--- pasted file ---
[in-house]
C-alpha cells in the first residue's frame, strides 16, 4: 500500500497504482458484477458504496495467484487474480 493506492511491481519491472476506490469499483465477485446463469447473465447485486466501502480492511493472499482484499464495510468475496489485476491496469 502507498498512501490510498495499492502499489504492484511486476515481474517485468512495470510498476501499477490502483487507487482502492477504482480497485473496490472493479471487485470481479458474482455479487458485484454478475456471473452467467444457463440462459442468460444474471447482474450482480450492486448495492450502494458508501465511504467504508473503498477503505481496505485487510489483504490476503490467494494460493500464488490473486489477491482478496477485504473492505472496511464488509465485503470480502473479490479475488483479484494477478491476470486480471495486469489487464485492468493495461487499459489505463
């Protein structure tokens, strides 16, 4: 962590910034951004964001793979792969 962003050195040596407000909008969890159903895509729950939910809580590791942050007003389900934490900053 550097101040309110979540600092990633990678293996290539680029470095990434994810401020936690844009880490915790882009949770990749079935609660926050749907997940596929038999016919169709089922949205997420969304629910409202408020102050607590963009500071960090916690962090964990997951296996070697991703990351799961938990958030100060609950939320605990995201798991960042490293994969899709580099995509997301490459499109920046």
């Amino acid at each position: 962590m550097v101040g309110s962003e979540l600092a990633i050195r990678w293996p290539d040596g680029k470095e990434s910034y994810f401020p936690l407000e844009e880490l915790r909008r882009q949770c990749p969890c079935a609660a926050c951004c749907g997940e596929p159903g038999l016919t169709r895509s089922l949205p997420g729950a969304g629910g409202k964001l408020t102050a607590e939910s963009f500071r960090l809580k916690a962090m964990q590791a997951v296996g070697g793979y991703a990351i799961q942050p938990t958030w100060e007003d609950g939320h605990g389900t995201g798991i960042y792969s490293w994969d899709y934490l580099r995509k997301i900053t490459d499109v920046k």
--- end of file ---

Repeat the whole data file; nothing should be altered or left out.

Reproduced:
[in-house]
C-alpha cells in the first residue's frame, strides 16, 4: 500500500497504482458484477458504496495467484487474480 493506492511491481519491472476506490469499483465477485446463469447473465447485486466501502480492511493472499482484499464495510468475496489485476491496469 502507498498512501490510498495499492502499489504492484511486476515481474517485468512495470510498476501499477490502483487507487482502492477504482480497485473496490472493479471487485470481479458474482455479487458485484454478475456471473452467467444457463440462459442468460444474471447482474450482480450492486448495492450502494458508501465511504467504508473503498477503505481496505485487510489483504490476503490467494494460493500464488490473486489477491482478496477485504473492505472496511464488509465485503470480502473479490479475488483479484494477478491476470486480471495486469489487464485492468493495461487499459489505463
């Protein structure tokens, strides 16, 4: 962590910034951004964001793979792969 962003050195040596407000909008969890159903895509729950939910809580590791942050007003389900934490900053 550097101040309110979540600092990633990678293996290539680029470095990434994810401020936690844009880490915790882009949770990749079935609660926050749907997940596929038999016919169709089922949205997420969304629910409202408020102050607590963009500071960090916690962090964990997951296996070697991703990351799961938990958030100060609950939320605990995201798991960042490293994969899709580099995509997301490459499109920046």
């Amino acid at each position: 962590m550097v101040g309110s962003e979540l600092a990633i050195r990678w293996p290539d040596g680029k470095e990434s910034y994810f401020p936690l407000e844009e880490l915790r909008r882009q949770c990749p969890c079935a609660a926050c951004c749907g997940e596929p159903g038999l016919t169709r895509s089922l949205p997420g729950a969304g629910g409202k964001l408020t102050a607590e939910s963009f500071r960090l809580k916690a962090m964990q590791a997951v296996g070697g793979y991703a990351i799961q942050p938990t958030w100060e007003d609950g939320h605990g389900t995201g798991i960042y792969s490293w994969d899709y934490l580099r995509k997301i900053t490459d499109v920046k």